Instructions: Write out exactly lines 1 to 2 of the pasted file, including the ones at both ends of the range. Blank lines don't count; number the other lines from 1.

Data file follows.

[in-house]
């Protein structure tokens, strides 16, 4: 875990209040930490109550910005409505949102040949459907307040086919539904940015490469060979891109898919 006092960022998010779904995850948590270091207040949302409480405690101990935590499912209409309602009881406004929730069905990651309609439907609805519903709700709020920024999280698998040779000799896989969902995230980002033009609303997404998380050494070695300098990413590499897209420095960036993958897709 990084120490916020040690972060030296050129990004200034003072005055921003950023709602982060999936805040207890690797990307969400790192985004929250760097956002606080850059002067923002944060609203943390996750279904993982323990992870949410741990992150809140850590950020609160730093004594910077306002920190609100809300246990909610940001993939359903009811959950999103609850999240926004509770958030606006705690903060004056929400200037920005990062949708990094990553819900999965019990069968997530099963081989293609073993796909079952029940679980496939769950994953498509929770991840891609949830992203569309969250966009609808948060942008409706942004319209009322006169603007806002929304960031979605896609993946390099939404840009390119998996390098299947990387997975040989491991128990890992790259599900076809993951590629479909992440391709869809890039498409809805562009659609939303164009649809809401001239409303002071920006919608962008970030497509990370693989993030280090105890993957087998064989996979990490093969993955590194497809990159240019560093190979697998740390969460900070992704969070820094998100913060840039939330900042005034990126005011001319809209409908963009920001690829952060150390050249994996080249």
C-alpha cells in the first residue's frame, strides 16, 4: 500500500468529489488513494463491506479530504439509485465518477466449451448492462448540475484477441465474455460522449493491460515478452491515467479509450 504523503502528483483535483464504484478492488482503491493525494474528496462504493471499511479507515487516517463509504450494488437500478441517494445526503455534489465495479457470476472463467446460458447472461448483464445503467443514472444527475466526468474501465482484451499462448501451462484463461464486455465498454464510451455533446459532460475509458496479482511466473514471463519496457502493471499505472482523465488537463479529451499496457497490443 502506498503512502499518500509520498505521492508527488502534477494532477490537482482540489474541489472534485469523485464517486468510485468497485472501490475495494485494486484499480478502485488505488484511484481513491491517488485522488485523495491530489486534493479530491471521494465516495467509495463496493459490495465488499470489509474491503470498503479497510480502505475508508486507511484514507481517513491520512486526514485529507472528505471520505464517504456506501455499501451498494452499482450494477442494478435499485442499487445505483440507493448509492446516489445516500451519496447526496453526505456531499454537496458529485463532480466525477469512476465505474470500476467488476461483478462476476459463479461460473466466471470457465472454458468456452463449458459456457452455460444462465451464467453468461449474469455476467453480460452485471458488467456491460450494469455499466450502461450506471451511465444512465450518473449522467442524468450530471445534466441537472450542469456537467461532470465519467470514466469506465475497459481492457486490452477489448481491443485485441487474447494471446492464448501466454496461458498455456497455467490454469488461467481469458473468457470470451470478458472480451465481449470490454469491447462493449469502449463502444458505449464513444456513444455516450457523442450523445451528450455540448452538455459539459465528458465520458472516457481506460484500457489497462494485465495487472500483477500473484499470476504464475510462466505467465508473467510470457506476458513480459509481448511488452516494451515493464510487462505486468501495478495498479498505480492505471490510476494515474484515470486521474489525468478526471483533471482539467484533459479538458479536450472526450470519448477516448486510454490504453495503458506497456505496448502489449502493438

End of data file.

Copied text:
[in-house]
């Protein structure tokens, strides 16, 4: 875990209040930490109550910005409505949102040949459907307040086919539904940015490469060979891109898919 006092960022998010779904995850948590270091207040949302409480405690101990935590499912209409309602009881406004929730069905990651309609439907609805519903709700709020920024999280698998040779000799896989969902995230980002033009609303997404998380050494070695300098990413590499897209420095960036993958897709 990084120490916020040690972060030296050129990004200034003072005055921003950023709602982060999936805040207890690797990307969400790192985004929250760097956002606080850059002067923002944060609203943390996750279904993982323990992870949410741990992150809140850590950020609160730093004594910077306002920190609100809300246990909610940001993939359903009811959950999103609850999240926004509770958030606006705690903060004056929400200037920005990062949708990094990553819900999965019990069968997530099963081989293609073993796909079952029940679980496939769950994953498509929770991840891609949830992203569309969250966009609808948060942008409706942004319209009322006169603007806002929304960031979605896609993946390099939404840009390119998996390098299947990387997975040989491991128990890992790259599900076809993951590629479909992440391709869809890039498409809805562009659609939303164009649809809401001239409303002071920006919608962008970030497509990370693989993030280090105890993957087998064989996979990490093969993955590194497809990159240019560093190979697998740390969460900070992704969070820094998100913060840039939330900042005034990126005011001319809209409908963009920001690829952060150390050249994996080249």